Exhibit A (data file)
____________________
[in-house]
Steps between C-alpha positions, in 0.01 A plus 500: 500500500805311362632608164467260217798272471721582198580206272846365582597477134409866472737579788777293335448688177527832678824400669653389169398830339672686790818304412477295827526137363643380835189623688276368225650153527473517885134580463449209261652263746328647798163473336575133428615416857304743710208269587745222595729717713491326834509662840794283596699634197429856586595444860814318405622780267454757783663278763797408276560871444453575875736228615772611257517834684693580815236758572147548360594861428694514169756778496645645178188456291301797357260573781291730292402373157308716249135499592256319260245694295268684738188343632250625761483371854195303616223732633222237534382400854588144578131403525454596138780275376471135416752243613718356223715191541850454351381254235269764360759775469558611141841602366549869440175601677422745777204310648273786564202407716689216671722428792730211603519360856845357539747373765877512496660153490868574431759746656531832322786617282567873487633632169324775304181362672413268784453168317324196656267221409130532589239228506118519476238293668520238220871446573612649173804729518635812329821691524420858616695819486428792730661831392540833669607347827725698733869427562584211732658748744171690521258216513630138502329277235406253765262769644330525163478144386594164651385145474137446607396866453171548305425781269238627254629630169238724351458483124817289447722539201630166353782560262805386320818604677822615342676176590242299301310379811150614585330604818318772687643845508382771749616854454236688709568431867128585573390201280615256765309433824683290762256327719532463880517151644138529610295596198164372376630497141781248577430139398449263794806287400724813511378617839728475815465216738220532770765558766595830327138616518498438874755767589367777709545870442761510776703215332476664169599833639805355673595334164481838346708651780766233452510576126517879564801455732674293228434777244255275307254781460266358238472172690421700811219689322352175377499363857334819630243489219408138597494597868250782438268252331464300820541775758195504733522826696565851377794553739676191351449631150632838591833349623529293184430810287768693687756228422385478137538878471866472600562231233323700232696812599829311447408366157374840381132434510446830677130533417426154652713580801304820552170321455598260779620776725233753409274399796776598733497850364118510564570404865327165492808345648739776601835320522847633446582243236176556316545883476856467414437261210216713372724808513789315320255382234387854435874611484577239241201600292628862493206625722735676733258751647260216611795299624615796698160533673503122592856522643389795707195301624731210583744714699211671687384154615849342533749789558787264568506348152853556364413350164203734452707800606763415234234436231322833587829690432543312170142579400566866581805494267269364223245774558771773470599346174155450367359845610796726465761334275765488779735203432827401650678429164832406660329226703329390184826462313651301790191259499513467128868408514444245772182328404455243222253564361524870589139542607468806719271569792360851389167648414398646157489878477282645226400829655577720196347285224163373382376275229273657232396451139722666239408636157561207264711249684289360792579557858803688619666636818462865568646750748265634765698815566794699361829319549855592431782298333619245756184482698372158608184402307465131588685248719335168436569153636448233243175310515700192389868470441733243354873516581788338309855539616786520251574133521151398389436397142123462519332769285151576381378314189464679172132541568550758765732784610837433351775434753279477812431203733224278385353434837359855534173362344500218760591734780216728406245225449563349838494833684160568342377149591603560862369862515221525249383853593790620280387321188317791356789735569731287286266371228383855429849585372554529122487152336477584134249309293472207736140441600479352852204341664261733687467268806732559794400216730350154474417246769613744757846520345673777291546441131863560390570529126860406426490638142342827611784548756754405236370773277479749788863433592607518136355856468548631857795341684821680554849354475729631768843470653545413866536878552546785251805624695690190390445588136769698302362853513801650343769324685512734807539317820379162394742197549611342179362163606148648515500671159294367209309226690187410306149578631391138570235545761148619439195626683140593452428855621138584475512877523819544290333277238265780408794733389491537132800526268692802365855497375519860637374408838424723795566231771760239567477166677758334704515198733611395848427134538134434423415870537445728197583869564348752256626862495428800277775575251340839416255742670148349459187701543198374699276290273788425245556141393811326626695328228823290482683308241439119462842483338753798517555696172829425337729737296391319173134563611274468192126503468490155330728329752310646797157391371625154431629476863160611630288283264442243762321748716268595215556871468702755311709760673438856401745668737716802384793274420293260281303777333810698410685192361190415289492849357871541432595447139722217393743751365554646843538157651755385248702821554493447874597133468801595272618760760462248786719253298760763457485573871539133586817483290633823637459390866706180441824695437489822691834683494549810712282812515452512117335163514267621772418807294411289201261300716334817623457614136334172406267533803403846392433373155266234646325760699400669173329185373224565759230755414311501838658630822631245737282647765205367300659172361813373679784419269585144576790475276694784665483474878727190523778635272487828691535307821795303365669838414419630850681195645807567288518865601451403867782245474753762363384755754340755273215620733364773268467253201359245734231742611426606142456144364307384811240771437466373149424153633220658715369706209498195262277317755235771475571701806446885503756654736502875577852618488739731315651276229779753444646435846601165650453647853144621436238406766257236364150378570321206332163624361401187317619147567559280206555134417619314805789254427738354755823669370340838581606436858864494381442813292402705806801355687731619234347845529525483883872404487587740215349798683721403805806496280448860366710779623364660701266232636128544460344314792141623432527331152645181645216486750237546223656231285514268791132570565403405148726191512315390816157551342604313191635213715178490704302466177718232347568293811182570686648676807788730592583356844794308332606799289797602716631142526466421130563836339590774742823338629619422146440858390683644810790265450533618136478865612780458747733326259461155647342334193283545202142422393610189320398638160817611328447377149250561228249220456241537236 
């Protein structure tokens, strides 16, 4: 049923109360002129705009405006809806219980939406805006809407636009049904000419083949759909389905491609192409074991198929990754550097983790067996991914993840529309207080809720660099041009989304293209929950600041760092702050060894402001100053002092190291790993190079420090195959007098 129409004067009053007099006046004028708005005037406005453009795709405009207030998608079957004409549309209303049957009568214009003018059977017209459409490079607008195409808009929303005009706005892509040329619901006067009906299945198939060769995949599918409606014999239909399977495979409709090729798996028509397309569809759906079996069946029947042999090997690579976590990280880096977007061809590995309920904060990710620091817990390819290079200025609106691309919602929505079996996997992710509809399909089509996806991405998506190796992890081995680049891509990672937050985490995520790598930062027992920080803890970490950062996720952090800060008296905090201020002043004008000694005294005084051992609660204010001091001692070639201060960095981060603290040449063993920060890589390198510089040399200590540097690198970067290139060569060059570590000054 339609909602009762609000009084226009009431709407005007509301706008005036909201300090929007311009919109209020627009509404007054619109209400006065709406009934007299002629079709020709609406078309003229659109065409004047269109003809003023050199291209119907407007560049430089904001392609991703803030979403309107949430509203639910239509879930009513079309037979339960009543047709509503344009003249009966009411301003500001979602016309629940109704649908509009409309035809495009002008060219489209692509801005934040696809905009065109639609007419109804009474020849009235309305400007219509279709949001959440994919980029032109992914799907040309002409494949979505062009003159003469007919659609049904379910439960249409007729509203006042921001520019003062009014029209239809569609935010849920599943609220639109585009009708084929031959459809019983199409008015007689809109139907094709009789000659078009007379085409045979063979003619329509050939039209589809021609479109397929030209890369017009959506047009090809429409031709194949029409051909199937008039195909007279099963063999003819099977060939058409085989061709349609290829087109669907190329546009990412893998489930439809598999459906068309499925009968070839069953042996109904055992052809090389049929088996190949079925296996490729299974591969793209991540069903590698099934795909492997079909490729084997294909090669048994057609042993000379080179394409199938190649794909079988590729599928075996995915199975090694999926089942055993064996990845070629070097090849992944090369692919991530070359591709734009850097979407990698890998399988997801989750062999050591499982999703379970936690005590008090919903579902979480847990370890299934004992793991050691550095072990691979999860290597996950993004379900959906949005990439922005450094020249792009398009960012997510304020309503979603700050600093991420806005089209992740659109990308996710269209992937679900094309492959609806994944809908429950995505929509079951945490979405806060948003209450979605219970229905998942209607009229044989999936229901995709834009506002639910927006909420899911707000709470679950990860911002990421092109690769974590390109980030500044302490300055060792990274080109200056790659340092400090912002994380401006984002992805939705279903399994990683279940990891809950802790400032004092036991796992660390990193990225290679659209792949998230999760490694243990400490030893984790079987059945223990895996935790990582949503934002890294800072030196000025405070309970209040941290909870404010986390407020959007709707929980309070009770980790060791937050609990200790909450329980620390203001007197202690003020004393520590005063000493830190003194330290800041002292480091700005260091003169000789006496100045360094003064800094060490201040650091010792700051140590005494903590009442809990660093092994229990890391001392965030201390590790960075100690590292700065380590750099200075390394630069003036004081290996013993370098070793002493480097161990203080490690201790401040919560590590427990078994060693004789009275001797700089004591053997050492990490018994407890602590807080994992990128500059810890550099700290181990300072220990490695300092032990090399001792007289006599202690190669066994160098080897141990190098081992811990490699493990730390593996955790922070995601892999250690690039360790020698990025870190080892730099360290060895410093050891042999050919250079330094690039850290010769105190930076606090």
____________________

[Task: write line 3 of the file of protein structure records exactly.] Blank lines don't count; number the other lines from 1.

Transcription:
């Protein structure tokens, strides 16, 4: 049923109360002129705009405006809806219980939406805006809407636009049904000419083949759909389905491609192409074991198929990754550097983790067996991914993840529309207080809720660099041009989304293209929950600041760092702050060894402001100053002092190291790993190079420090195959007098 129409004067009053007099006046004028708005005037406005453009795709405009207030998608079957004409549309209303049957009568214009003018059977017209459409490079607008195409808009929303005009706005892509040329619901006067009906299945198939060769995949599918409606014999239909399977495979409709090729798996028509397309569809759906079996069946029947042999090997690579976590990280880096977007061809590995309920904060990710620091817990390819290079200025609106691309919602929505079996996997992710509809399909089509996806991405998506190796992890081995680049891509990672937050985490995520790598930062027992920080803890970490950062996720952090800060008296905090201020002043004008000694005294005084051992609660204010001091001692070639201060960095981060603290040449063993920060890589390198510089040399200590540097690198970067290139060569060059570590000054 339609909602009762609000009084226009009431709407005007509301706008005036909201300090929007311009919109209020627009509404007054619109209400006065709406009934007299002629079709020709609406078309003229659109065409004047269109003809003023050199291209119907407007560049430089904001392609991703803030979403309107949430509203639910239509879930009513079309037979339960009543047709509503344009003249009966009411301003500001979602016309629940109704649908509009409309035809495009002008060219489209692509801005934040696809905009065109639609007419109804009474020849009235309305400007219509279709949001959440994919980029032109992914799907040309002409494949979505062009003159003469007919659609049904379910439960249409007729509203006042921001520019003062009014029209239809569609935010849920599943609220639109585009009708084929031959459809019983199409008015007689809109139907094709009789000659078009007379085409045979063979003619329509050939039209589809021609479109397929030209890369017009959506047009090809429409031709194949029409051909199937008039195909007279099963063999003819099977060939058409085989061709349609290829087109669907190329546009990412893998489930439809598999459906068309499925009968070839069953042996109904055992052809090389049929088996190949079925296996490729299974591969793209991540069903590698099934795909492997079909490729084997294909090669048994057609042993000379080179394409199938190649794909079988590729599928075996995915199975090694999926089942055993064996990845070629070097090849992944090369692919991530070359591709734009850097979407990698890998399988997801989750062999050591499982999703379970936690005590008090919903579902979480847990370890299934004992793991050691550095072990691979999860290597996950993004379900959906949005990439922005450094020249792009398009960012997510304020309503979603700050600093991420806005089209992740659109990308996710269209992937679900094309492959609806994944809908429950995505929509079951945490979405806060948003209450979605219970229905998942209607009229044989999936229901995709834009506002639910927006909420899911707000709470679950990860911002990421092109690769974590390109980030500044302490300055060792990274080109200056790659340092400090912002994380401006984002992805939705279903399994990683279940990891809950802790400032004092036991796992660390990193990225290679659209792949998230999760490694243990400490030893984790079987059945223990895996935790990582949503934002890294800072030196000025405070309970209040941290909870404010986390407020959007709707929980309070009770980790060791937050609990200790909450329980620390203001007197202690003020004393520590005063000493830190003194330290800041002292480091700005260091003169000789006496100045360094003064800094060490201040650091010792700051140590005494903590009442809990660093092994229990890391001392965030201390590790960075100690590292700065380590750099200075390394630069003036004081290996013993370098070793002493480097161990203080490690201790401040919560590590427990078994060693004789009275001797700089004591053997050492990490018994407890602590807080994992990128500059810890550099700290181990300072220990490695300092032990090399001792007289006599202690190669066994160098080897141990190098081992811990490699493990730390593996955790922070995601892999250690690039360790020698990025870190080892730099360290060895410093050891042999050919250079330094690039850290010769105190930076606090």